In the second stanza, people relate to wind harps in the sense that the sounds produced by the wind passing through the strings always produce a different sound:
Or like forgotten lyres, whose dissonant strings
Give various response to each varying blast,
To whose frail frame no second motion brings
One mood or mudulation like the last. (5-8)
(note that this reference is in block quote format)
In this stanza, the sounds produced are expressed as “mood or modulation,” the first element perhaps going to emotion, the second element going to the potential for change. And so, people can be expressed in terms of the simile in this way also, according to Shelley’s speaker. Peoples’ image develops over the course of two stanzas. But why are the lyres “forgotten”? Both images are somewhat ambiguous. This is what makes them interesting. If everything were obvious, nothing would be interesting.
The next few stanzas develop the illustration of “We” to greater degree, providing more examples about the relations suggested by the similes. They illustrate restlessness, “dissonance,” “variant response.” Which leads to the oxymoron of the final line, the trope of enduring “Mutability”
We rest.—A dream has power to poison sleep;
We rise.—One wandering thought pollutes the day;
We feel, conceive or reason, laugh or weep,
Embrace fond woe, or cast our cares away:—
It is the same!—For, be it joy or sorrow,
The path of its departure still is free;
Man’s yesterday may ne’er be like his morrow;
Nought may endure but Mutability. (9-16)
People’s rest may be interrupted or disfigured by a dream. Some random bad memory may disrupt a good day. They can go about “carefree” or sink into melancholy.
It is one thing to say that people are like clouds and wind instruments. It is quite another to evoke images (so that they can be amplified beyond mere abstraction) that suggest an intrinsic connection between the moon, clouds, and people. In Shelley, people are not separate from the natural world. People are “of” the natural world. It can be argued from Shelley’s poem that the light illuminating us is indirect; what we perceive as direct illumination is a reflection of some other source; so, while we are “of the world,” much of the world escapes our knowledge because our senses are limited and imperfect.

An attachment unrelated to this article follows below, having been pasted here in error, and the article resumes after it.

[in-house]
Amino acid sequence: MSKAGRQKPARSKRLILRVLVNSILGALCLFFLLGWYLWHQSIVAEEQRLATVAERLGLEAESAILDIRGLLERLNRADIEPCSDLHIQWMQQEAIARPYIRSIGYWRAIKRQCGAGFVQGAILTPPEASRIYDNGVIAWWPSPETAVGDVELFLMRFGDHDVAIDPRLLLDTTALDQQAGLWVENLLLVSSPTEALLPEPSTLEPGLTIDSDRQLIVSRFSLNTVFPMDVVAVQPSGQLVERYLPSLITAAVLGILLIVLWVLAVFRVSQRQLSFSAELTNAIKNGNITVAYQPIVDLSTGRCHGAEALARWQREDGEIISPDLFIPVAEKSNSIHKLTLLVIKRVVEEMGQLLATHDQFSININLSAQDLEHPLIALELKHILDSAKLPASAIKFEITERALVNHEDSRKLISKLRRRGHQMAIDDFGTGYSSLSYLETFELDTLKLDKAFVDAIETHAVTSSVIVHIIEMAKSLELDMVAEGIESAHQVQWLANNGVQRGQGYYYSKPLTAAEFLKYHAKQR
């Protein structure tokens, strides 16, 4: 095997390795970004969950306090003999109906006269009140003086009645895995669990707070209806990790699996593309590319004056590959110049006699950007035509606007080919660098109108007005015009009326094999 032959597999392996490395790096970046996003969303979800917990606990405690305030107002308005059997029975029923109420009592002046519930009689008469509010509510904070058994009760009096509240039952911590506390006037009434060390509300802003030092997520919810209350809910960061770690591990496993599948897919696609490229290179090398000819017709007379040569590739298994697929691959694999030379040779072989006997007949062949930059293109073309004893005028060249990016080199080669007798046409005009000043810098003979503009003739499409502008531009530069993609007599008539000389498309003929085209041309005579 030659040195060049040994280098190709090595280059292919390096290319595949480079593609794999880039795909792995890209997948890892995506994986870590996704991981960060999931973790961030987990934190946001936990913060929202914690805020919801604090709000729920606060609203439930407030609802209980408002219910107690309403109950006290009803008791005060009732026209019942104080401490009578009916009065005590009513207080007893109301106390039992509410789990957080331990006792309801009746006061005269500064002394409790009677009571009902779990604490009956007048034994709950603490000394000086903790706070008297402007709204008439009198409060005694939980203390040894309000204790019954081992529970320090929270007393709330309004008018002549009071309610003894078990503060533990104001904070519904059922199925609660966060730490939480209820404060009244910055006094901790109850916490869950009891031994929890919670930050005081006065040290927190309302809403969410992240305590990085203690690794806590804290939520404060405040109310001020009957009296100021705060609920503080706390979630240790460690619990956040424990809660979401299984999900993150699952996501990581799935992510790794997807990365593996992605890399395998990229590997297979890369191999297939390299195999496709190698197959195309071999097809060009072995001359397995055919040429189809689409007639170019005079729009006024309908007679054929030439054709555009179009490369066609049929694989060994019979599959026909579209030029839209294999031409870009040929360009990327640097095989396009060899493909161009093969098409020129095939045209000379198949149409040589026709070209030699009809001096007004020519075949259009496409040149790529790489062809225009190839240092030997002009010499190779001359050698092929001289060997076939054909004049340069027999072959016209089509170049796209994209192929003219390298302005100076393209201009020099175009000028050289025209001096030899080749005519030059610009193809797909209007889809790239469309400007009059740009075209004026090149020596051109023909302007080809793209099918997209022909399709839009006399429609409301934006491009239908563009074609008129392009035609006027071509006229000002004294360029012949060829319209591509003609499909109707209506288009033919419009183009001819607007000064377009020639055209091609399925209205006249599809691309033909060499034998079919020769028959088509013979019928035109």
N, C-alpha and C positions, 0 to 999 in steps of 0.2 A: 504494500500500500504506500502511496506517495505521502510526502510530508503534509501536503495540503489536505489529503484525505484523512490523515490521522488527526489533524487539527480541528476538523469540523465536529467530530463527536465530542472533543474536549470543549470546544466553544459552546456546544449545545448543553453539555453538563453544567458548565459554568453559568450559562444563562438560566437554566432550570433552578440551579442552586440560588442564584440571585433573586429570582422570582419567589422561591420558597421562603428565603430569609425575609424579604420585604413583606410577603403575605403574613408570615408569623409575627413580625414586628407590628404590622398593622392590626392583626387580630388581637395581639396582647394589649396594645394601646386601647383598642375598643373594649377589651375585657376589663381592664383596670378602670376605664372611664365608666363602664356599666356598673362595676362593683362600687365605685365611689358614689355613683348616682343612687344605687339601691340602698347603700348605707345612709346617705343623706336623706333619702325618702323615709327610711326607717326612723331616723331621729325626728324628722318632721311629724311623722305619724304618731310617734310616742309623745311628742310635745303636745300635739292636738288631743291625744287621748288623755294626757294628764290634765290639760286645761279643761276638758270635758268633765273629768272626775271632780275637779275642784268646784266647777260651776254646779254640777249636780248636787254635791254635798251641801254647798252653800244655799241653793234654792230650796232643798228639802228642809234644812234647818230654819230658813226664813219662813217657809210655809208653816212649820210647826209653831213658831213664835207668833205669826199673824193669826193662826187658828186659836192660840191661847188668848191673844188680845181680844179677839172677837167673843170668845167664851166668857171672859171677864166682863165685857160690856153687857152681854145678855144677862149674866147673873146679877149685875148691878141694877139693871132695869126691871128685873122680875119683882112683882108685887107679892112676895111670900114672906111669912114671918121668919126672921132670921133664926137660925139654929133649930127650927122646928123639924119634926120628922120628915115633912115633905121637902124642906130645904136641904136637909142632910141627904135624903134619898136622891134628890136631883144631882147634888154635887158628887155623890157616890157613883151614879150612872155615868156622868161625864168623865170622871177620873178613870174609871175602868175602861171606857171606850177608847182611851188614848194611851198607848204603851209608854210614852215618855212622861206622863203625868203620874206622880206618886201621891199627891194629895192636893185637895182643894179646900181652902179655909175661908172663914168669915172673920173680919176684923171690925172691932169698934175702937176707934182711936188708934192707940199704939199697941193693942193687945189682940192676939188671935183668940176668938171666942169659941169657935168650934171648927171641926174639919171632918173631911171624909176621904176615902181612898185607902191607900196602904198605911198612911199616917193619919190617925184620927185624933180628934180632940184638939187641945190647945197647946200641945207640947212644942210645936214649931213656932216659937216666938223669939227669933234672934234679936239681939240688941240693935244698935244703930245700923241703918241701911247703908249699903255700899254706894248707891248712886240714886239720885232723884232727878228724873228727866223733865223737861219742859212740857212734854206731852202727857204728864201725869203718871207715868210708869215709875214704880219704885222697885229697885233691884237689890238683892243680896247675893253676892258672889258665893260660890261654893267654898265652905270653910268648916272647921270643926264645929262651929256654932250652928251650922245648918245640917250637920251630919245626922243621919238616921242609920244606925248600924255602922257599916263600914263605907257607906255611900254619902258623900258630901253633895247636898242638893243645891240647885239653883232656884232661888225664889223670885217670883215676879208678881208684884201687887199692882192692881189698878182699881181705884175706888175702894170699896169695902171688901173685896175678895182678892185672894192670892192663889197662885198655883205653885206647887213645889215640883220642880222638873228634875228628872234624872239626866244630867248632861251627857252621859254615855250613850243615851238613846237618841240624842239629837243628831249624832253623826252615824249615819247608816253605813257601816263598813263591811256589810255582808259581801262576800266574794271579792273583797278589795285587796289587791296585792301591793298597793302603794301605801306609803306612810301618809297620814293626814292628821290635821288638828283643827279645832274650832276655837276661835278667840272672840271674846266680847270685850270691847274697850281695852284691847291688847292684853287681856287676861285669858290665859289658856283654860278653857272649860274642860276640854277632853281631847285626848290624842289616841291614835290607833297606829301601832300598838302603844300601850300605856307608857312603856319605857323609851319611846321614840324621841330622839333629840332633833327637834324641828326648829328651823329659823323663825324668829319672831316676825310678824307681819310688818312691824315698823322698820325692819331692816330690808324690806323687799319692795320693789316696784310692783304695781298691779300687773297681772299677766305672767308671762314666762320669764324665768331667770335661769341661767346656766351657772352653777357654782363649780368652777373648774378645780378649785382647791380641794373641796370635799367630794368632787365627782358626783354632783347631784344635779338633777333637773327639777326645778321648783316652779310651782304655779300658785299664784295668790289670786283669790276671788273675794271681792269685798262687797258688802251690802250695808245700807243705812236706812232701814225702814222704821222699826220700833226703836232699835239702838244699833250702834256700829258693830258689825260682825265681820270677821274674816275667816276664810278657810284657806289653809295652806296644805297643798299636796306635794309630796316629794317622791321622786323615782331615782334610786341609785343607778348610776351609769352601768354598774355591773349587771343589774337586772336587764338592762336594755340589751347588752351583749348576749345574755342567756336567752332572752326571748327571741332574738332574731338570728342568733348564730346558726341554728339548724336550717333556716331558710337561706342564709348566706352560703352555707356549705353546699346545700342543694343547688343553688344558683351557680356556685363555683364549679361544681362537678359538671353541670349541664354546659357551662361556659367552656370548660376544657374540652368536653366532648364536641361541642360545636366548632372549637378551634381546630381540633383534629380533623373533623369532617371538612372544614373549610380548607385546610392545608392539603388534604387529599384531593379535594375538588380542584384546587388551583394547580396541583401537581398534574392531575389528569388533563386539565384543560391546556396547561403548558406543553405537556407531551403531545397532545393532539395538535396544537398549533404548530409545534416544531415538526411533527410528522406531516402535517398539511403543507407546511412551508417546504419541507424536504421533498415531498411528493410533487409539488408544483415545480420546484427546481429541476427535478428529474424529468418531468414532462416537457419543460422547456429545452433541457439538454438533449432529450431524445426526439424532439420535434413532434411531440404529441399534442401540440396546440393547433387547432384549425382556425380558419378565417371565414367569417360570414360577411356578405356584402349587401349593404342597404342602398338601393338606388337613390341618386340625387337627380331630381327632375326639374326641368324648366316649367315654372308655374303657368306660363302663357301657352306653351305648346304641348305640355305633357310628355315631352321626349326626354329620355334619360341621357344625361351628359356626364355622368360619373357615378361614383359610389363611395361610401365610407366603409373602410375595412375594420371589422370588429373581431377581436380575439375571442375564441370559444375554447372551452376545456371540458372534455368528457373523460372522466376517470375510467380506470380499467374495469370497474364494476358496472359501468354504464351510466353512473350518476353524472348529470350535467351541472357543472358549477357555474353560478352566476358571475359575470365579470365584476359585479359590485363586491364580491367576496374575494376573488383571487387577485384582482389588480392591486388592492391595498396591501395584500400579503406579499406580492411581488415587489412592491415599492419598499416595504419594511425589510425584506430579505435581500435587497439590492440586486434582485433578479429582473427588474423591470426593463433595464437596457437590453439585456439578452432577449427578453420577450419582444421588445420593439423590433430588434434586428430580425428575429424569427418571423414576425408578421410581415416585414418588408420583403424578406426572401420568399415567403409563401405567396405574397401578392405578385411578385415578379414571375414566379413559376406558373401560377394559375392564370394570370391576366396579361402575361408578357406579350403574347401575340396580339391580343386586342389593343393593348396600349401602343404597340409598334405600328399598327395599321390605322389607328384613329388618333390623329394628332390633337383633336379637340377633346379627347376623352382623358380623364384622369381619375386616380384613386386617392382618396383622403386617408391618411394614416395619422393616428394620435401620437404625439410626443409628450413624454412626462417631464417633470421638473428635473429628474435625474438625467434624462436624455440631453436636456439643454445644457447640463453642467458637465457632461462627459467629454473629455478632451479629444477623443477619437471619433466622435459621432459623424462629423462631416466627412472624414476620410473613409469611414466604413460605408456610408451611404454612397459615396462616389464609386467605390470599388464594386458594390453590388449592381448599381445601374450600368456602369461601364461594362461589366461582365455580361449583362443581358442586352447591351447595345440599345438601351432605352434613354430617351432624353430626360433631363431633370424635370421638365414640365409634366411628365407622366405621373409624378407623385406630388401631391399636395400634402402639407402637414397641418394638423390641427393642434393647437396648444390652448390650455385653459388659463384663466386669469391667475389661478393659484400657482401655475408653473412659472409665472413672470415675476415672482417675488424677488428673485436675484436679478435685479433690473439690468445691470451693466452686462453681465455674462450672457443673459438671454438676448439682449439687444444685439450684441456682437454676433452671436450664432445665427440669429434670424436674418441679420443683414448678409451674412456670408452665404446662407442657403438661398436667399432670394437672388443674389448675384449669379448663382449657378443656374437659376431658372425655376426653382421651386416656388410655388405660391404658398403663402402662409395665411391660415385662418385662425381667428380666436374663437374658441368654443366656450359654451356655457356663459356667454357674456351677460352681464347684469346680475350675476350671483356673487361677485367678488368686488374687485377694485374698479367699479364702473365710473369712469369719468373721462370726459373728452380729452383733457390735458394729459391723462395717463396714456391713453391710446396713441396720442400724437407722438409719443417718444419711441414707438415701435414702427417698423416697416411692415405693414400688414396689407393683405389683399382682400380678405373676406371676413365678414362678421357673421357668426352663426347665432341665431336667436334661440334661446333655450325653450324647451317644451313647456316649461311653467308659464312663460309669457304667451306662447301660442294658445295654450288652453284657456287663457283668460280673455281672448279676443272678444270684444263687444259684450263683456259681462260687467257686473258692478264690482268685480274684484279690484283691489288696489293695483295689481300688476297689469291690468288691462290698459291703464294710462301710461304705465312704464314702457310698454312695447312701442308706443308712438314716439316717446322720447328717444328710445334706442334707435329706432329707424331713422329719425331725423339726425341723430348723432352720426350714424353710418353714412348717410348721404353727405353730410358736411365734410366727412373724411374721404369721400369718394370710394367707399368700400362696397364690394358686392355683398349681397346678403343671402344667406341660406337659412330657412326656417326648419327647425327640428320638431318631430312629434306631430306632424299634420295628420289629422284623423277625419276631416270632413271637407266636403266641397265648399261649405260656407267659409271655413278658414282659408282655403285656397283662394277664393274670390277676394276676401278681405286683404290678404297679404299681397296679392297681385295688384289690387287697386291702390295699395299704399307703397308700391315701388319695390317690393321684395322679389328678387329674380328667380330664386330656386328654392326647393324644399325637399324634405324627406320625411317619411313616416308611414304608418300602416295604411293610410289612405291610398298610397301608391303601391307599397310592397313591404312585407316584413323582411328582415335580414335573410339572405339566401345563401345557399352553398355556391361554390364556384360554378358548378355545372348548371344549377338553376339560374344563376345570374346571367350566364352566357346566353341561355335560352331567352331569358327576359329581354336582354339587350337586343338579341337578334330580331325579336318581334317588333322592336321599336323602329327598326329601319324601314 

The clouds (like people) in the poem have volume and shape but their shape and volume is always shifting and this shifting in the poem is personified as a “restlessness.” Our illumination is also temporary. The palette of ideas that run through this poem is fairly straight forward in terms of Romanticism, early or late. People are integral to the natural world but they are also shaped by it. Nature lamps or animates people and it provides an “enduring” set of phenomenon through which we can be understood. Part of that understanding has to be that people live in a condition of limited knowledge and, given the essential mutability of the world, we exist in a state of chaos. This, therefore, provides an answer to the question of “lost for ever” (4). The same shape of cloud or mood of notes cannot be repeated. Once they dissipate, they are unrecoverable, like youth or childhood.
The use of the oxymoron “fond woe” (12) in the poem is also significant as it goes to that tendency in people to find a dark pleasure in or a fascination with suffering or melancholy. This may be tied to ideas associated with the Gothic.